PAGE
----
I often hear from advisors that one of their primary selection criteria for closed-end funds (CEFs) is whether or not the CEF in question is trading at a discount or premium to its current net asset value (NAV). I then often follow-up with these advisors by asking them why this is so important to them and the answer that I generally hear back is that they are looking for good value, or a discount, and are uncomfortable paying a premium for anything. I appreciate that most people, in general, are always looking for a good bargain and that people are typically averse to paying more for something than it is worth. However, I don’t think that these adages necessarily apply to CEFs and relying too much on whether or not a CEF is trading at a discount to its given NAV may result in poor investment decisions.
Perhaps the confusion amongst advisors stems from their experience with debt issuances that have a defined maturity date (or call dates in some cases) where the par value of the issue is ultimately returned to the investor. Hence, a bond bought at a premium will “pull back to par” as it gets closer to maturity and a bond bought at a discount will “push up to par” as it gets closer to maturity. This is not the case with CEFs however. There are no maturity dates (or known call dates) with CEFs and I have yet to see a rule that suggests that a CEF has to ever trade at its NAV after inception date. Hence, the mere fact that a CEF is trading at a discount to its NAV does not indicate that it is a bargain nor does a CEF trading at a premium to its NAV suggest that it is expensive or overvalued. It is also fair to point out that CEFs do not always trade rationally in accordance with their NAV and may experience more price volatility in the secondary market for a variety of reasons.
With this said, I do take into consideration where a CEF is trading relative to its NAV as part of our general CEF screening process at SmartTrust® and do consider certain premium trading levels to be so high that they are typically excluded from further consideration. However, when looking at the current price/NAV relationship, I believe that it is more important to review this data in the following context:
• Current Price/NAV relationship versus peers in their respective category
• Current Price/NAV relationship relative to 52 week average (and longer if available)
• Current Price/NAV relationship relative to 52 week high (and longer if available)
• Current Price/NAV relationship relative to 52 week low (and longer if available)
Looking at a couple of the historical, category price/NAV relationships shown below should help to underscore the rationale behind the need to review this information on a relative basis as opposed to just looking at a CEF’s current discount or premium level and making a snap judgment.
For example, if a given CEF were trading at a discount to its NAV of 3%, some advisors may initially consider this CEF to be of value as it is “on sale.” However, looking at this discount on a relative basis may lend itself to a different conclusion. Consider that as of October 16, 2015, the 10-year mean average premium/discount for all CEFs is -4.7%. Consider also that as of this same date, the current average premium/discount of all CEF is -8.8%. All of a sudden, the 3% discount of the CEF in question does not potentially look to be as “on sale” as it did prior to putting its discount into a relative perspective. This does not mean that the CEF should not be considered as the discount may be attractive relative to its category peers, its own 52 week average premium/discount and/or have other characteristics that would make the selection of the CEF appropriate for a given investment objective. For these reasons, I also believe that it is important to review other data points to assess the value of a given CEF investment strategy including, but not limited to, the following:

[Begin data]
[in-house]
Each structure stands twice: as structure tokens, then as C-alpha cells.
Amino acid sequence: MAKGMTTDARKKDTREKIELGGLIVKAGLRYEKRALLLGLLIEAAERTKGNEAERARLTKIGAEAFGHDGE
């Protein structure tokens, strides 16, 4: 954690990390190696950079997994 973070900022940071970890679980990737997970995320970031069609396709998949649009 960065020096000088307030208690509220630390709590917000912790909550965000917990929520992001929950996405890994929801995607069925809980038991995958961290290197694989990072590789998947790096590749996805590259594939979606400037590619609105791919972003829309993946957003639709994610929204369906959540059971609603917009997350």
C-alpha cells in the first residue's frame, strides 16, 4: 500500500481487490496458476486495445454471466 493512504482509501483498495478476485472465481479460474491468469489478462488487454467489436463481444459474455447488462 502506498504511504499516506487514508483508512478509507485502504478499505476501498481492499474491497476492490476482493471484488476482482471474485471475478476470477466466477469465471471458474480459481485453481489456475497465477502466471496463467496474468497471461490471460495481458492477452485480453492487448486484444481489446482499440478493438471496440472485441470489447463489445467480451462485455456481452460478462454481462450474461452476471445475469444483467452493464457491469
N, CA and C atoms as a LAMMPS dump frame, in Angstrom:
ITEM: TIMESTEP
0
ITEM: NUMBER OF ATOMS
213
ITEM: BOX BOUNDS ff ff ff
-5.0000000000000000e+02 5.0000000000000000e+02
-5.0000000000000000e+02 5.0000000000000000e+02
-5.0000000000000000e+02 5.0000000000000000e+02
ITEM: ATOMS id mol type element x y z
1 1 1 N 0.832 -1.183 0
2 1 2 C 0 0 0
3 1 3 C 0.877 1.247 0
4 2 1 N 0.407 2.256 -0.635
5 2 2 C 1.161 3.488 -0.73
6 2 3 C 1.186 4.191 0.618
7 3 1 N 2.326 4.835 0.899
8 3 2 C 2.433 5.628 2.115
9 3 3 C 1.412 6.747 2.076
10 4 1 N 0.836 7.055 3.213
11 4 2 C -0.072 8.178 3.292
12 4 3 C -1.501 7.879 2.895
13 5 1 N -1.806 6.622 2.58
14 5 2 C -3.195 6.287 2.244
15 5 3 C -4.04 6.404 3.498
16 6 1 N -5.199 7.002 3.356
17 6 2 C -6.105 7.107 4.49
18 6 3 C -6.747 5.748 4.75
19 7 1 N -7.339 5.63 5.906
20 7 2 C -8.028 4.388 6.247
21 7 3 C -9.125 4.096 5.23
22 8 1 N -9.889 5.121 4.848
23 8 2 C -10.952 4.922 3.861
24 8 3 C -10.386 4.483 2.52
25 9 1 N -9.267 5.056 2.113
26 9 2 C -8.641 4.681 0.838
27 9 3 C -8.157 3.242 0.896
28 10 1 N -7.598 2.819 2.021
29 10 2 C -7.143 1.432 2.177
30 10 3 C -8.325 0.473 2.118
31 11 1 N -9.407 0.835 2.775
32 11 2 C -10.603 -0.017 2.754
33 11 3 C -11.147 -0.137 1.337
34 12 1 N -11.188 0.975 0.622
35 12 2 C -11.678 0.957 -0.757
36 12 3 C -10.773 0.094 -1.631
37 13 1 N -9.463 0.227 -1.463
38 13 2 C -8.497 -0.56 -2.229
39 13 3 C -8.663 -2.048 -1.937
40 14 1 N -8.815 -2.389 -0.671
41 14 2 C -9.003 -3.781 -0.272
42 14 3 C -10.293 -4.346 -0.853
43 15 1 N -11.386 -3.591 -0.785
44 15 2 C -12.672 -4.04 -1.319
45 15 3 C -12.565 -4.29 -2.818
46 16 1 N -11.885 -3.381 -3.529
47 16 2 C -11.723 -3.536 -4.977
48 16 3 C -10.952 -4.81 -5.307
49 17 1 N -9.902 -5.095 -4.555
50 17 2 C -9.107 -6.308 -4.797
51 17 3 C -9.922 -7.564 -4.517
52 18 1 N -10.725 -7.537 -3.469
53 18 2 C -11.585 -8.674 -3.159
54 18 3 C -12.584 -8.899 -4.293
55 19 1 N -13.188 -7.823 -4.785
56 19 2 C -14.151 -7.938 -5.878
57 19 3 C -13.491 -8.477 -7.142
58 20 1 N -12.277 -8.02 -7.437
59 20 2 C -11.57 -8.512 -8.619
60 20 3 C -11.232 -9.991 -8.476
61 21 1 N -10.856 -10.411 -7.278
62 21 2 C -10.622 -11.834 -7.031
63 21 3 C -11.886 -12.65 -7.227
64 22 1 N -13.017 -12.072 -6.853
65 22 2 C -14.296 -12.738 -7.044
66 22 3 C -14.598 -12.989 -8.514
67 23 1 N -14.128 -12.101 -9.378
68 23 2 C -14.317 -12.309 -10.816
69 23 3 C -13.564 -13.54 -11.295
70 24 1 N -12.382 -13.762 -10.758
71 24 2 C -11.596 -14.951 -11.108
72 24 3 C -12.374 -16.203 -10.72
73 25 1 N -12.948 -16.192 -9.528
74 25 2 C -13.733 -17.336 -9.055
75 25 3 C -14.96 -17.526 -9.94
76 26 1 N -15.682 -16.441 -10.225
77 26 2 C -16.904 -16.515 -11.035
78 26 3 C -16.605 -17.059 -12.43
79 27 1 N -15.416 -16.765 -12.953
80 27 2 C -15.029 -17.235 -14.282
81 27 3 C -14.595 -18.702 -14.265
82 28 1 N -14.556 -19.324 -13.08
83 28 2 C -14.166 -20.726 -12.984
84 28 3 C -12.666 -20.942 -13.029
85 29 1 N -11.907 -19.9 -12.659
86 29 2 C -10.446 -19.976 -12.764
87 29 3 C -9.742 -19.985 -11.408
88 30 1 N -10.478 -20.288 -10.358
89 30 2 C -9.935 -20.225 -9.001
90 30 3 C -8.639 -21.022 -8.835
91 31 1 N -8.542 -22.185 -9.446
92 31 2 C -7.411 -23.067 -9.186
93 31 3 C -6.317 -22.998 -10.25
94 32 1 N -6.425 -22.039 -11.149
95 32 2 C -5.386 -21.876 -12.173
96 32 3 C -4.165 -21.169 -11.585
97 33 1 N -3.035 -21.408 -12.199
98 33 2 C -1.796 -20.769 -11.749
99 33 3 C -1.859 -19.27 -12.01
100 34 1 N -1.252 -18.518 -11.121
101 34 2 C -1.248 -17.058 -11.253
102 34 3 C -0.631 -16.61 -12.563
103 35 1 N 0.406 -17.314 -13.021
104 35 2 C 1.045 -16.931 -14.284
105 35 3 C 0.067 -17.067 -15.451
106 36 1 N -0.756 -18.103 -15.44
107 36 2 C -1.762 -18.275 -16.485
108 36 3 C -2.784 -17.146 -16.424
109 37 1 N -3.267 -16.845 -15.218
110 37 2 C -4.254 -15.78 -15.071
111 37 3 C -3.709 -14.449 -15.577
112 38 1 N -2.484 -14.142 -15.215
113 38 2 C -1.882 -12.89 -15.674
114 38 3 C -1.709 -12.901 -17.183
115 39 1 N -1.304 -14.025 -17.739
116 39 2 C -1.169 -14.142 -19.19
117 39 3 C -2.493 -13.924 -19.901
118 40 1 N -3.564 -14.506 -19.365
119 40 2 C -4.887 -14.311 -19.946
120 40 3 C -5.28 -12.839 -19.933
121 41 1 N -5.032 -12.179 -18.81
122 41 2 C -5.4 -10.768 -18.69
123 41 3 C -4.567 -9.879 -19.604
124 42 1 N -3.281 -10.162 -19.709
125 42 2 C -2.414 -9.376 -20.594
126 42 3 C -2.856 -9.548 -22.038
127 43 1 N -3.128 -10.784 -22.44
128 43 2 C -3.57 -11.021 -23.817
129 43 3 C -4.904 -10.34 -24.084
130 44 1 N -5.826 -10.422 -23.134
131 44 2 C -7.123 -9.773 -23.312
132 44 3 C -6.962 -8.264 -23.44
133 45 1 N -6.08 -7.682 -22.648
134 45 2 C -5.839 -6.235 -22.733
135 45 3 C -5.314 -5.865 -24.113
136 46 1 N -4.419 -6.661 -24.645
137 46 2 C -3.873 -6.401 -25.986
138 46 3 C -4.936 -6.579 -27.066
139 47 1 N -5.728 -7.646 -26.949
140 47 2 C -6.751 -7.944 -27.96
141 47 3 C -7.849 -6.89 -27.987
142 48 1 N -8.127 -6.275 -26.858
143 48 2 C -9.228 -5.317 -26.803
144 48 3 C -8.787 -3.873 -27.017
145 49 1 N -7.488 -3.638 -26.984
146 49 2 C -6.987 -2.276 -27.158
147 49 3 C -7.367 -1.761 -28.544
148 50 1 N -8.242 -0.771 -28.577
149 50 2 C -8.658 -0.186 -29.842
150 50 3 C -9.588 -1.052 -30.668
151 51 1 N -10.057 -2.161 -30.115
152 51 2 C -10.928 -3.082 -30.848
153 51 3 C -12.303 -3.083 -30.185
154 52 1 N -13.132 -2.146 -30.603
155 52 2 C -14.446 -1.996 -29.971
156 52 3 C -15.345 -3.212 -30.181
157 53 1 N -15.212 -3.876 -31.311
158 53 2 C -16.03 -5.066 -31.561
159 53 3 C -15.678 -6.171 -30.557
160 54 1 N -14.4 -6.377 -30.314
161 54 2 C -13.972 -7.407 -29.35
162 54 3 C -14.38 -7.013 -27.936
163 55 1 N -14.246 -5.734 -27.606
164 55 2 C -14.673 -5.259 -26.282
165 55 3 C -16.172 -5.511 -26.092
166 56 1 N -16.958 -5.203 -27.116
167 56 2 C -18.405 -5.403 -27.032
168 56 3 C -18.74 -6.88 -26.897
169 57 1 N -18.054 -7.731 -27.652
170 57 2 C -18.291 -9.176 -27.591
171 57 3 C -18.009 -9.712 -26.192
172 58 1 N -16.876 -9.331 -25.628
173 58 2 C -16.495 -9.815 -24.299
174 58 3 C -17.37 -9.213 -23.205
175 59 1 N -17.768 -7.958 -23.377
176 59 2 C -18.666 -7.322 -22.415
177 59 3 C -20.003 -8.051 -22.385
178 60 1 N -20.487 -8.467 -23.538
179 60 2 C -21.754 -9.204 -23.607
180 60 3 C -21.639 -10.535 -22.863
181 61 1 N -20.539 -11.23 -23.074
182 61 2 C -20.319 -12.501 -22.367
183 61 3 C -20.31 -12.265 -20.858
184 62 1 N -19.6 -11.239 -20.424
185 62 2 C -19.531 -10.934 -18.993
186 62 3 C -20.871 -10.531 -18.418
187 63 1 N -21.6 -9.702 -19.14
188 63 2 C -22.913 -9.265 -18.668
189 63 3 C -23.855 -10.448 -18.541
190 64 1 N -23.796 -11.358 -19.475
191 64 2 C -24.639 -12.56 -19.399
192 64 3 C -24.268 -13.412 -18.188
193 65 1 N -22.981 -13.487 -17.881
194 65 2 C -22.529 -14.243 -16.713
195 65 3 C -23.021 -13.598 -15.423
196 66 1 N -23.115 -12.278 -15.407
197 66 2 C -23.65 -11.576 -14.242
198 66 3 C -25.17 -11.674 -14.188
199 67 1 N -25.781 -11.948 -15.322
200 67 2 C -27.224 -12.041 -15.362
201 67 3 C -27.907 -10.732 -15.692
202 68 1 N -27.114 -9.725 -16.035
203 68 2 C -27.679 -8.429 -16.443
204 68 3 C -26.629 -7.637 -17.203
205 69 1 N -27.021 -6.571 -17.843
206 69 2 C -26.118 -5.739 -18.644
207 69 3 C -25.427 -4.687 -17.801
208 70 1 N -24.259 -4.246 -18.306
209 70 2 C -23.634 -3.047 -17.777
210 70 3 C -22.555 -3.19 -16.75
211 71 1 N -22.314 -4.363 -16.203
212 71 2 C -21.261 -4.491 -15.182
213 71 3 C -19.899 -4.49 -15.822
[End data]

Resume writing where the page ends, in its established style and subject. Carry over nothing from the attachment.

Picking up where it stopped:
• Total Assets
• Current Earnings/Distribution Ratio
• Undistributed Net Investment Income (UNII) Balance
• Type and Amount of Leverage
• Distribution Yield (as well as Frequency and Nature of Distributions)
• Average Trading Volume
• NAV and Price Performance relative to Category Peers
• Duration and Average Credit Quality (as applicable)
• % Of Callable Bonds and % AMT (as applicable)
• Expense Ratio
As with other product types, CEFs have their own unique set of risks that we should be researched and understood before making any investment decision.
Disclosure: Hennion & Walsh is the sponsor of SmartTrust® Unit Investment Trusts (UITs). For more information on SmartTrust® UITs, please visit www.smarttrustuit.com. The overview above is for informational purposes and is not an offer to sell or a solicitation of an offer to buy any SmartTrust® UITs. Investors should consider the Trust’s investment objective, risks, charges and expenses carefully before investing. The prospectus contains this and other information relevant to an investment in the Trust and investors should read the prospectus carefully before they invest.